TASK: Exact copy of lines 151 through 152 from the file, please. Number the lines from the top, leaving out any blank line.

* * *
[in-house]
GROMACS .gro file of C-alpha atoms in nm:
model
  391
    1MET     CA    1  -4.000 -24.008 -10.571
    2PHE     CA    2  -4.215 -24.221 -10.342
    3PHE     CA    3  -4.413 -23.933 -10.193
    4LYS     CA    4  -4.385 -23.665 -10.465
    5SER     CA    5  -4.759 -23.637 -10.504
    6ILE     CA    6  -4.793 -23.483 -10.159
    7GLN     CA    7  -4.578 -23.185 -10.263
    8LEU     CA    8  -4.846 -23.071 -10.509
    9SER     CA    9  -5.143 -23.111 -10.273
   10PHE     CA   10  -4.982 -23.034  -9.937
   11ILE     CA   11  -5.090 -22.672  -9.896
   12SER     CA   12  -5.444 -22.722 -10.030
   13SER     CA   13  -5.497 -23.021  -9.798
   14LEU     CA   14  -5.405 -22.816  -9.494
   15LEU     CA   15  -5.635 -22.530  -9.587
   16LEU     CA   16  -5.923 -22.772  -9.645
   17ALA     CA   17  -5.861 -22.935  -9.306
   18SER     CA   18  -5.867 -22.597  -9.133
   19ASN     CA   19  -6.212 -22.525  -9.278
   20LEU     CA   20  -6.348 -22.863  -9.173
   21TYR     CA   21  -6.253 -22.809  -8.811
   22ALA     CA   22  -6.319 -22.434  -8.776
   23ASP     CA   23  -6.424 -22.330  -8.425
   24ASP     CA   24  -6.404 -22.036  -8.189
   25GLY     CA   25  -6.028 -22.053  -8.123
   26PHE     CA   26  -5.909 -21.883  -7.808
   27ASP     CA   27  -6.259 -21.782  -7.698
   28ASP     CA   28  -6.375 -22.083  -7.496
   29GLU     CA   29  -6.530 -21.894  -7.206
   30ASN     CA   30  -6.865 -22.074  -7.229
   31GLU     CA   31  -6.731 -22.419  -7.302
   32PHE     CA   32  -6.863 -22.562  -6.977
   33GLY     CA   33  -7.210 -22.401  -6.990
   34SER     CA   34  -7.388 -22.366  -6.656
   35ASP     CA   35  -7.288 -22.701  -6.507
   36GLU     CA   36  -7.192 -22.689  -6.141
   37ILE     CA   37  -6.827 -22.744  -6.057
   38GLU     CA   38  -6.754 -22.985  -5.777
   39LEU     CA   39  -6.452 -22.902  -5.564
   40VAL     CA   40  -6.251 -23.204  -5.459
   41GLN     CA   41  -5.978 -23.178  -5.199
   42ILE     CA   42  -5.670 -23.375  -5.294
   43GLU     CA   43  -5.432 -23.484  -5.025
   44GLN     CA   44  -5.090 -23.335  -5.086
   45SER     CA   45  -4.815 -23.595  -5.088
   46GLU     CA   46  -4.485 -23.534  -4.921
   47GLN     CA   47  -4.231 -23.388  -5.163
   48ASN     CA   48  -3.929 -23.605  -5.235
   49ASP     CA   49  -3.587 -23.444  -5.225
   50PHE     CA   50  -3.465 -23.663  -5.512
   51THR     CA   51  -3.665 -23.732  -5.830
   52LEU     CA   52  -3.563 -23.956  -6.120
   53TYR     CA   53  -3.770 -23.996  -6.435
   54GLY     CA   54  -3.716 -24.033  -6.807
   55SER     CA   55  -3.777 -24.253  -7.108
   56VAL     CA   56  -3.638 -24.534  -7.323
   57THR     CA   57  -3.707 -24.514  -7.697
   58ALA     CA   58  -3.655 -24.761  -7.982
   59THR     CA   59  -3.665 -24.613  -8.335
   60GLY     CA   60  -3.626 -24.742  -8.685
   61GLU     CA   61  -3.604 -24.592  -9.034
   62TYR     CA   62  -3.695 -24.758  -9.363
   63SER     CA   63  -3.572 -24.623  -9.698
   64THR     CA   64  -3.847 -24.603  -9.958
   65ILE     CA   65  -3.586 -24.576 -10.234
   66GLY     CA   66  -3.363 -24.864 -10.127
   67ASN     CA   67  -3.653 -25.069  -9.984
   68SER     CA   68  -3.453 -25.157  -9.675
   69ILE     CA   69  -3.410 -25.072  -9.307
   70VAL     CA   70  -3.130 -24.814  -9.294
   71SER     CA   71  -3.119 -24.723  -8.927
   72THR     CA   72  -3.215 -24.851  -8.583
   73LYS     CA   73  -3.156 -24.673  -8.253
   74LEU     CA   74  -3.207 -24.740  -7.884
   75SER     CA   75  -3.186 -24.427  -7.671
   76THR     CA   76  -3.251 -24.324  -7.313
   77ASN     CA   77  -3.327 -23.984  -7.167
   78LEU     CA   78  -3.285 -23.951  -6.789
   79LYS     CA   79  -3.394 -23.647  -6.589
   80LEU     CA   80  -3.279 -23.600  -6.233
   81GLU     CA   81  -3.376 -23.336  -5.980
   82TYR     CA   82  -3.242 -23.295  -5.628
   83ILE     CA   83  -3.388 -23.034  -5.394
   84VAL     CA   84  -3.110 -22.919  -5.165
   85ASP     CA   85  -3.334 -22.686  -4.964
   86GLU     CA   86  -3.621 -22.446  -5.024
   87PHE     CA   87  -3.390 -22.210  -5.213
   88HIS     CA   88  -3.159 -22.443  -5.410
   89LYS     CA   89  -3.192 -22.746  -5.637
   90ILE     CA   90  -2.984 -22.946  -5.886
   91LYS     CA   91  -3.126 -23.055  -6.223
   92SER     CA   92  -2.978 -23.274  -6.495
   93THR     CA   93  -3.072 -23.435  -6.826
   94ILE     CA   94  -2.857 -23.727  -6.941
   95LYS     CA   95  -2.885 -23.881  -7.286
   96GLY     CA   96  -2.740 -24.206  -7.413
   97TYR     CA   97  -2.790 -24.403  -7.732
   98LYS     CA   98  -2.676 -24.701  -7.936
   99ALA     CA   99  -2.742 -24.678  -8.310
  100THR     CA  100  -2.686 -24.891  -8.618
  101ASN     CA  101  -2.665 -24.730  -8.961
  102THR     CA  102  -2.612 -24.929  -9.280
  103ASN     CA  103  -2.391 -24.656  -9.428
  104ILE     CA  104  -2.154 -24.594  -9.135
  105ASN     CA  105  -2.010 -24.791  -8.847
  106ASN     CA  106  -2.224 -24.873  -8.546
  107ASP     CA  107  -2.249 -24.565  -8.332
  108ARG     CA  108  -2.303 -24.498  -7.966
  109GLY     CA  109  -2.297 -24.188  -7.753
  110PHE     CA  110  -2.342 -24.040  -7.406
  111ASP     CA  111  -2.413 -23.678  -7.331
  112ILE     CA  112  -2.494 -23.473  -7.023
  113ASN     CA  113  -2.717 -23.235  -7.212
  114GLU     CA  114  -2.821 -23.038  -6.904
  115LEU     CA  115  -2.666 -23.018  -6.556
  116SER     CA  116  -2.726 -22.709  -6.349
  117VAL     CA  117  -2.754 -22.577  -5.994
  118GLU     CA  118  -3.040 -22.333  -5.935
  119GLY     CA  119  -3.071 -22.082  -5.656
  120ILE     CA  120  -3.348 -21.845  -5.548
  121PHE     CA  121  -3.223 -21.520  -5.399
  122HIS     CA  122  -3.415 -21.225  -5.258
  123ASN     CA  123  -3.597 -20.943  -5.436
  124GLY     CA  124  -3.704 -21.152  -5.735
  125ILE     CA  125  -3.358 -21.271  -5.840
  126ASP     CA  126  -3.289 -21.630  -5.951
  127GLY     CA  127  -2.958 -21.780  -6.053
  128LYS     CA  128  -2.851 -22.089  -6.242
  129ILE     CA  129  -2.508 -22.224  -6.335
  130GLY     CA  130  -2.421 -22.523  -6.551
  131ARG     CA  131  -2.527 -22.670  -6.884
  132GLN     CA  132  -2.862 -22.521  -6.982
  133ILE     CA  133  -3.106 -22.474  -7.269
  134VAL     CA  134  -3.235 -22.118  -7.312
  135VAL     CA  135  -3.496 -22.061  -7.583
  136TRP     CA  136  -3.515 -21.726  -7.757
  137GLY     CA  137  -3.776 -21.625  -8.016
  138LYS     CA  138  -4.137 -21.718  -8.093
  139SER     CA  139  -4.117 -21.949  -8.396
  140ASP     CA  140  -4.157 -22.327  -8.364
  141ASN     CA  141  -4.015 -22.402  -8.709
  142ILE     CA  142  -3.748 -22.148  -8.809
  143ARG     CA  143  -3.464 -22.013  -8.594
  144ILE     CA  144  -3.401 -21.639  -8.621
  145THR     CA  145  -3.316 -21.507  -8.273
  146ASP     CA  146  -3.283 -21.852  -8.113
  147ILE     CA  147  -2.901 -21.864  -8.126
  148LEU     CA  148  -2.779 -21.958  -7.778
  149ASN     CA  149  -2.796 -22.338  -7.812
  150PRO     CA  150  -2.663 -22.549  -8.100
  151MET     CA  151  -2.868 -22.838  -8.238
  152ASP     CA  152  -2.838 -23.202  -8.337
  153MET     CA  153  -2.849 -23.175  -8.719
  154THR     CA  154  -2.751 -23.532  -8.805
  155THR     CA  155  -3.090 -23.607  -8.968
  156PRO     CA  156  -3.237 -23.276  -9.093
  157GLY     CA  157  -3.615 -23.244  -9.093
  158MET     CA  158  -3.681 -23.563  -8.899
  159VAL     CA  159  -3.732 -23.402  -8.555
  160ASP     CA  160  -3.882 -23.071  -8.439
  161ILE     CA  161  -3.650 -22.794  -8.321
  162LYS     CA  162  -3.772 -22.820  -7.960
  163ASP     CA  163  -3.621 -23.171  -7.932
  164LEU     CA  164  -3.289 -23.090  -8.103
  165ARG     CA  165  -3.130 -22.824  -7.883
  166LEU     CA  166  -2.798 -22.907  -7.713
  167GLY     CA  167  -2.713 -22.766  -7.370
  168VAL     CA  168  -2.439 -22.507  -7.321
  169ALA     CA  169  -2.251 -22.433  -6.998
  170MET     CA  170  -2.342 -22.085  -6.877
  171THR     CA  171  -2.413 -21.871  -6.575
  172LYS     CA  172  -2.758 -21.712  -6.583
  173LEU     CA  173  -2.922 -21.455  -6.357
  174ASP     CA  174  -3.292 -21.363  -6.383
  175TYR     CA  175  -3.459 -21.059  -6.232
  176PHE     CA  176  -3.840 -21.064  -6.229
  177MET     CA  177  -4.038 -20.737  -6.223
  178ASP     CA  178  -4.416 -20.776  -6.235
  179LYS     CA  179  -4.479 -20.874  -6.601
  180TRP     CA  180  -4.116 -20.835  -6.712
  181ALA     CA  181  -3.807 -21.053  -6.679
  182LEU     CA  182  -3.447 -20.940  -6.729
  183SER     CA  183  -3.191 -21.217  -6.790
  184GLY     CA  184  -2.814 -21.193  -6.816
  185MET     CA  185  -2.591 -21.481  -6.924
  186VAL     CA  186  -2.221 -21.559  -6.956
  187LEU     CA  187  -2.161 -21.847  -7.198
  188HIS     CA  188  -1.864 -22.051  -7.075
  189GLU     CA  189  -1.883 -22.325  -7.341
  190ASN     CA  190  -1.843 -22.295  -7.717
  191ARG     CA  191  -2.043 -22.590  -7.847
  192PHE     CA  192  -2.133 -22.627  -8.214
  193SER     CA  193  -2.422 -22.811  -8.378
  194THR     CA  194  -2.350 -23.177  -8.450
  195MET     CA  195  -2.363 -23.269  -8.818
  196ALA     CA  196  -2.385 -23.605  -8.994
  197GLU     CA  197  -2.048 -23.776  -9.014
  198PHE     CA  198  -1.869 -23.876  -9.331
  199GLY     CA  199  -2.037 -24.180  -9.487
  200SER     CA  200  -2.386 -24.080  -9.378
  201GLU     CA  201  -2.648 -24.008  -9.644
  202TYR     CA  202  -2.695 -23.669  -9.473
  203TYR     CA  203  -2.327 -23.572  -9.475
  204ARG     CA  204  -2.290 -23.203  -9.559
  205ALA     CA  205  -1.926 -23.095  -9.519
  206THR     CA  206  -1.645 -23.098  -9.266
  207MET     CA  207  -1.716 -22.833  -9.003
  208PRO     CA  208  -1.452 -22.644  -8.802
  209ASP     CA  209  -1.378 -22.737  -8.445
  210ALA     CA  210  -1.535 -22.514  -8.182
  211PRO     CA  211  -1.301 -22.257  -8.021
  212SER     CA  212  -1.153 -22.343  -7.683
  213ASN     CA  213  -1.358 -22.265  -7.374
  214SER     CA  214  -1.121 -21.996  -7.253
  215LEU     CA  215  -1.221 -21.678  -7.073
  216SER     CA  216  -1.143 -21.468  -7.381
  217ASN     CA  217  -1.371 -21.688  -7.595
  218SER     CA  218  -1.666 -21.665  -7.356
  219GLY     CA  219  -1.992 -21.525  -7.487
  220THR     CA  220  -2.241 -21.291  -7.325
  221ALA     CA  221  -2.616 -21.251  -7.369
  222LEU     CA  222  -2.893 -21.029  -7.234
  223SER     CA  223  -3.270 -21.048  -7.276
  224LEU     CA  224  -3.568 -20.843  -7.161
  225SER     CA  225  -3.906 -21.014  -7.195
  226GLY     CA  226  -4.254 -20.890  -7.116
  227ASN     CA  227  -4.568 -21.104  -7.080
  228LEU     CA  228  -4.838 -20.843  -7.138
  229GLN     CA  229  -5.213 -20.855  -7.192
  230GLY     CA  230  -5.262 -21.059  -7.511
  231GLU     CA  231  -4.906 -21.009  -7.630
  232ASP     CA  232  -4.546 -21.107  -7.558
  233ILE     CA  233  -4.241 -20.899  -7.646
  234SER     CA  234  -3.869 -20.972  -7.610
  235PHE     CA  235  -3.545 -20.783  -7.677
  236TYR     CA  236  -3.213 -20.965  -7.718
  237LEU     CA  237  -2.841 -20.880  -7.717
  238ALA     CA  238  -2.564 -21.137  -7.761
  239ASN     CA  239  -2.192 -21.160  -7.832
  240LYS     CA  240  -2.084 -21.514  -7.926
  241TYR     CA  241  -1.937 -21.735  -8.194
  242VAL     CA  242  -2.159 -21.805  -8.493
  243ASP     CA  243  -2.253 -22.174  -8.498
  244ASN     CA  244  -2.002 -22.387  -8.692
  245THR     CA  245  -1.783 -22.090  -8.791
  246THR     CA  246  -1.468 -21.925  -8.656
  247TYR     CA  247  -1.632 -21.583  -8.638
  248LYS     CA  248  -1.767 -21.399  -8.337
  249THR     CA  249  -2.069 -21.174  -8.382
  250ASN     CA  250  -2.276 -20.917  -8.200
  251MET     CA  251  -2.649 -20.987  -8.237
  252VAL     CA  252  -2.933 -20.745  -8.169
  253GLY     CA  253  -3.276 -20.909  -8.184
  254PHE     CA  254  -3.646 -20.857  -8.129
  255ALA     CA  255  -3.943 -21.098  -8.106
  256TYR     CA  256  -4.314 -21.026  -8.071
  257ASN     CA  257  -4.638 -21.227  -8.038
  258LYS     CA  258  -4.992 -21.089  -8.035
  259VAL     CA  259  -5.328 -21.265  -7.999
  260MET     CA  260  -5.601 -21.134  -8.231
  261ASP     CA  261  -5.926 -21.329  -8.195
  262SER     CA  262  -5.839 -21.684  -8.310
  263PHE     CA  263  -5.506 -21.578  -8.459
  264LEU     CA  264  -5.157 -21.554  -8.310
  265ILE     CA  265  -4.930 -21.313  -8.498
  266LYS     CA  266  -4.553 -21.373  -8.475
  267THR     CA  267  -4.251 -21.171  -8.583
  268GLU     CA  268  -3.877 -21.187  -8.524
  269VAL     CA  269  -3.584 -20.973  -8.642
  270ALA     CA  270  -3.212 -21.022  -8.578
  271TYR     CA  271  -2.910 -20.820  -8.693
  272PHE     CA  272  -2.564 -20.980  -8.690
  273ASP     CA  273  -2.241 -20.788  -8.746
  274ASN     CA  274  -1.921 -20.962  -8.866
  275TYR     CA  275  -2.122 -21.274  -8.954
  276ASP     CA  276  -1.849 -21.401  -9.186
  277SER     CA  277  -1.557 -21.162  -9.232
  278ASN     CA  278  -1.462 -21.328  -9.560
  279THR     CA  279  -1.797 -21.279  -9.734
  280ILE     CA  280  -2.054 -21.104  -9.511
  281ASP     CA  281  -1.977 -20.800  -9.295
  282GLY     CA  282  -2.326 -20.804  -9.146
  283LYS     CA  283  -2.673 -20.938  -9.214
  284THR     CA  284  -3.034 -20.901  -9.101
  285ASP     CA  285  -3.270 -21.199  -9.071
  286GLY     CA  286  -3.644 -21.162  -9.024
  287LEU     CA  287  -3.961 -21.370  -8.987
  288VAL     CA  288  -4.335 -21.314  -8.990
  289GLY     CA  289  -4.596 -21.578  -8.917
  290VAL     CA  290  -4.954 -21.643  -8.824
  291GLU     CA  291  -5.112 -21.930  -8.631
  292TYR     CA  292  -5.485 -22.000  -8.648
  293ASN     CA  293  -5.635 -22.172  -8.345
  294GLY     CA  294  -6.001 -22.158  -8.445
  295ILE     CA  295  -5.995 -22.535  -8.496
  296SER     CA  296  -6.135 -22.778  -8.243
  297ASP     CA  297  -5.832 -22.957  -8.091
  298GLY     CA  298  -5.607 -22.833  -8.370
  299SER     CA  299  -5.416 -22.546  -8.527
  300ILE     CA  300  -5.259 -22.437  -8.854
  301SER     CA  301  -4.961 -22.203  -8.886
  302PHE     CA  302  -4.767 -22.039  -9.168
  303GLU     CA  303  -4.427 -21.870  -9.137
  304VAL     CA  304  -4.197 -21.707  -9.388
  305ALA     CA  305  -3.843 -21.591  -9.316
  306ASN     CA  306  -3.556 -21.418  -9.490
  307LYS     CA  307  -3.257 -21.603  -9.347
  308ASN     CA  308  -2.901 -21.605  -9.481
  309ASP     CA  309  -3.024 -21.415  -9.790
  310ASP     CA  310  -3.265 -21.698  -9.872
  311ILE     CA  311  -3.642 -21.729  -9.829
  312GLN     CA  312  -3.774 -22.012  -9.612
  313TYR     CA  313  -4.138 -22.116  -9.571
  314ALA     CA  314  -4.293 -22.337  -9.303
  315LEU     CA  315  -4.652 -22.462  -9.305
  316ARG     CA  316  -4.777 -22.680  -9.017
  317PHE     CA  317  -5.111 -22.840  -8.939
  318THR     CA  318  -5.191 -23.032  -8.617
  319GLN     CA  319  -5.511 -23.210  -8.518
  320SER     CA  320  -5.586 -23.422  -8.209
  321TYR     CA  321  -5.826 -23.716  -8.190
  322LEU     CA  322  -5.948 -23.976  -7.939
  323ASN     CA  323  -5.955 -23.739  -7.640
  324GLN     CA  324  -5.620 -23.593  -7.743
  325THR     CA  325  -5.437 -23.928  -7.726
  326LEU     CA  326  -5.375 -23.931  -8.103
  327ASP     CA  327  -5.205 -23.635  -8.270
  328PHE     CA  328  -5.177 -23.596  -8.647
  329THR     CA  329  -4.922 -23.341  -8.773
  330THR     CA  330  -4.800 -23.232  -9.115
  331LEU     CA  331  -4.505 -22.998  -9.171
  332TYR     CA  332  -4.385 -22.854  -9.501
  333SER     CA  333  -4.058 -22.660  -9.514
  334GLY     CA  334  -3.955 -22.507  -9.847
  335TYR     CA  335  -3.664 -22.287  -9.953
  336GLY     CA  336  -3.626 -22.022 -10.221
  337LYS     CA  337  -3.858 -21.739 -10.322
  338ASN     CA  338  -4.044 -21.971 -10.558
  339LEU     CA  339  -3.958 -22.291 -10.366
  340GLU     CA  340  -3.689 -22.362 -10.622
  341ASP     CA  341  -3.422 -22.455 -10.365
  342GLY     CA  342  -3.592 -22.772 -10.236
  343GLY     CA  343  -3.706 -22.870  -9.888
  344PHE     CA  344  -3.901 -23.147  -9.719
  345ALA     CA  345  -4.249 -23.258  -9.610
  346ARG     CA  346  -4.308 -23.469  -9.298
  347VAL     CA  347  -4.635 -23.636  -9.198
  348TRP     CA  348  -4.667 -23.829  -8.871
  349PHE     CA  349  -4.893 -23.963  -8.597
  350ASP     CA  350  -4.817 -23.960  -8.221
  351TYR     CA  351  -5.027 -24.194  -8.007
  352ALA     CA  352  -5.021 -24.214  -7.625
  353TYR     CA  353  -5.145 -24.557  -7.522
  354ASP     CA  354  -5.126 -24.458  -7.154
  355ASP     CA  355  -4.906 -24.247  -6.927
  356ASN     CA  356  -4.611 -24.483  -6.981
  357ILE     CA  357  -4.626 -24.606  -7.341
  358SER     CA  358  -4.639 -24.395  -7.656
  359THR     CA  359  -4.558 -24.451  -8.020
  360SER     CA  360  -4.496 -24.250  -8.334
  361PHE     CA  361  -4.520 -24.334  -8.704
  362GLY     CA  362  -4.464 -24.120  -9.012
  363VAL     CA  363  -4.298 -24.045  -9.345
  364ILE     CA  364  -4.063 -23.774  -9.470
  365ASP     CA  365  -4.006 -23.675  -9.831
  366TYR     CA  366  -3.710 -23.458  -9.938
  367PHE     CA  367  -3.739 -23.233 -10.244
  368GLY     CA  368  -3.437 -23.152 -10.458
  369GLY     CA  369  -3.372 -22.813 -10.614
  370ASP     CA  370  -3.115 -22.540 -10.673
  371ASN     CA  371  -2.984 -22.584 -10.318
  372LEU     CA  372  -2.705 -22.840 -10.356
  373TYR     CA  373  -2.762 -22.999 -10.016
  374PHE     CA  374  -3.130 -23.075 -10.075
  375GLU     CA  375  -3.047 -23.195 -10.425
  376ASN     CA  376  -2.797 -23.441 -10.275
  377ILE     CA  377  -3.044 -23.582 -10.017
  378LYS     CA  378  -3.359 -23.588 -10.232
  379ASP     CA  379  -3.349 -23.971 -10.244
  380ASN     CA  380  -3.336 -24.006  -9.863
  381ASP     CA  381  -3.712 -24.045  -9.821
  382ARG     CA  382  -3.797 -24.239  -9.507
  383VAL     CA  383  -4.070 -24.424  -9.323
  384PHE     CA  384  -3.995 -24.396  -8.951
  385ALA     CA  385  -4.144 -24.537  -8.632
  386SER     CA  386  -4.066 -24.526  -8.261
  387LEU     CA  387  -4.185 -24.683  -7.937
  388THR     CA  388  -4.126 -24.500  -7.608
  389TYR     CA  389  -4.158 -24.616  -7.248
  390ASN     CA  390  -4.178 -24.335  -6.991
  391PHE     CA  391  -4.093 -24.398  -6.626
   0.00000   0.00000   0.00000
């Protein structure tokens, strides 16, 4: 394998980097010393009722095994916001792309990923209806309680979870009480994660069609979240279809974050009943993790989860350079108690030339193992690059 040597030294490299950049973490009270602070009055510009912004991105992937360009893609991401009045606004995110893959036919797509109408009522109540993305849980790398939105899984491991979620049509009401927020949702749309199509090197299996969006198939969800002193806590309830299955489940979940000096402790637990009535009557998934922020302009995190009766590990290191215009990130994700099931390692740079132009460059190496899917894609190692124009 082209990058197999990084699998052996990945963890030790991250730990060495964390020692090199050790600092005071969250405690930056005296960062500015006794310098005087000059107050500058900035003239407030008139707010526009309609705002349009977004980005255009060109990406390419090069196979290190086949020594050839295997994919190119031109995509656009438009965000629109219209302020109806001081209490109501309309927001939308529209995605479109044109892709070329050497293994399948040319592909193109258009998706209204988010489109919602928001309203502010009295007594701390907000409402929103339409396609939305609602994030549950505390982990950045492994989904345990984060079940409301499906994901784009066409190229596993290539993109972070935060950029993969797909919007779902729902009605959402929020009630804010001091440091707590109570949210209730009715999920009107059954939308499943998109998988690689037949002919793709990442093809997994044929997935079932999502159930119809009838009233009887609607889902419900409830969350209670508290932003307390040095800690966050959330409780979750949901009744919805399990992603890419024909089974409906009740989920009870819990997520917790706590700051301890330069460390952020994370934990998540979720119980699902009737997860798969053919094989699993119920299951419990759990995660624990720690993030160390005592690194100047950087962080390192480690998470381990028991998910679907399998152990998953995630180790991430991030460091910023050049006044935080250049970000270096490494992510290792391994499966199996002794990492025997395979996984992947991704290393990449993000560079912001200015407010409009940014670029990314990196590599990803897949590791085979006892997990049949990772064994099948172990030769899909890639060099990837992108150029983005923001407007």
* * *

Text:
  147ILE     CA  147  -2.901 -21.864  -8.126
  148LEU     CA  148  -2.779 -21.958  -7.778